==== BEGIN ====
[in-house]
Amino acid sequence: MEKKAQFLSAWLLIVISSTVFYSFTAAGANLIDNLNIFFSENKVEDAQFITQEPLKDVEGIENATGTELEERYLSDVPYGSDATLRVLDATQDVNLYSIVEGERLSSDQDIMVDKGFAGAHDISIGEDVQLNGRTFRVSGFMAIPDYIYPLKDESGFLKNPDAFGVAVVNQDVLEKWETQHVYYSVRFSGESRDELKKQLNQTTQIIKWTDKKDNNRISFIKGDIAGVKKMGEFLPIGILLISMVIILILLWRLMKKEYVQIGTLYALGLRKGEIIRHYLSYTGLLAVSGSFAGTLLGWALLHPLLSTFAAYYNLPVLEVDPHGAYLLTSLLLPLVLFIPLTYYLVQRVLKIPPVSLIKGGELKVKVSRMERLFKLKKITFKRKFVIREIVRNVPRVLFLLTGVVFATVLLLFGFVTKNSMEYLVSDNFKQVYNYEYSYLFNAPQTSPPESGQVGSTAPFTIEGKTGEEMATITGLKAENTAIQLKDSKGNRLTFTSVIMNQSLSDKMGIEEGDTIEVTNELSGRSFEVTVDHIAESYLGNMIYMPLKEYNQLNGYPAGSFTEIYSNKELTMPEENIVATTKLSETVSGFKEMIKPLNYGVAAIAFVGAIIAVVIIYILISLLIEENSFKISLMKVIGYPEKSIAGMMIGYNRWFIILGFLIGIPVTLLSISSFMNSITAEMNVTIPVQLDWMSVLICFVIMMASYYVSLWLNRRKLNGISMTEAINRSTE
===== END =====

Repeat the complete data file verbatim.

[in-house]
Amino acid sequence: MEKKAQFLSAWLLIVISSTVFYSFTAAGANLIDNLNIFFSENKVEDAQFITQEPLKDVEGIENATGTELEERYLSDVPYGSDATLRVLDATQDVNLYSIVEGERLSSDQDIMVDKGFAGAHDISIGEDVQLNGRTFRVSGFMAIPDYIYPLKDESGFLKNPDAFGVAVVNQDVLEKWETQHVYYSVRFSGESRDELKKQLNQTTQIIKWTDKKDNNRISFIKGDIAGVKKMGEFLPIGILLISMVIILILLWRLMKKEYVQIGTLYALGLRKGEIIRHYLSYTGLLAVSGSFAGTLLGWALLHPLLSTFAAYYNLPVLEVDPHGAYLLTSLLLPLVLFIPLTYYLVQRVLKIPPVSLIKGGELKVKVSRMERLFKLKKITFKRKFVIREIVRNVPRVLFLLTGVVFATVLLLFGFVTKNSMEYLVSDNFKQVYNYEYSYLFNAPQTSPPESGQVGSTAPFTIEGKTGEEMATITGLKAENTAIQLKDSKGNRLTFTSVIMNQSLSDKMGIEEGDTIEVTNELSGRSFEVTVDHIAESYLGNMIYMPLKEYNQLNGYPAGSFTEIYSNKELTMPEENIVATTKLSETVSGFKEMIKPLNYGVAAIAFVGAIIAVVIIYILISLLIEENSFKISLMKVIGYPEKSIAGMMIGYNRWFIILGFLIGIPVTLLSISSFMNSITAEMNVTIPVQLDWMSVLICFVIMMASYYVSLWLNRRKLNGISMTEAINRSTE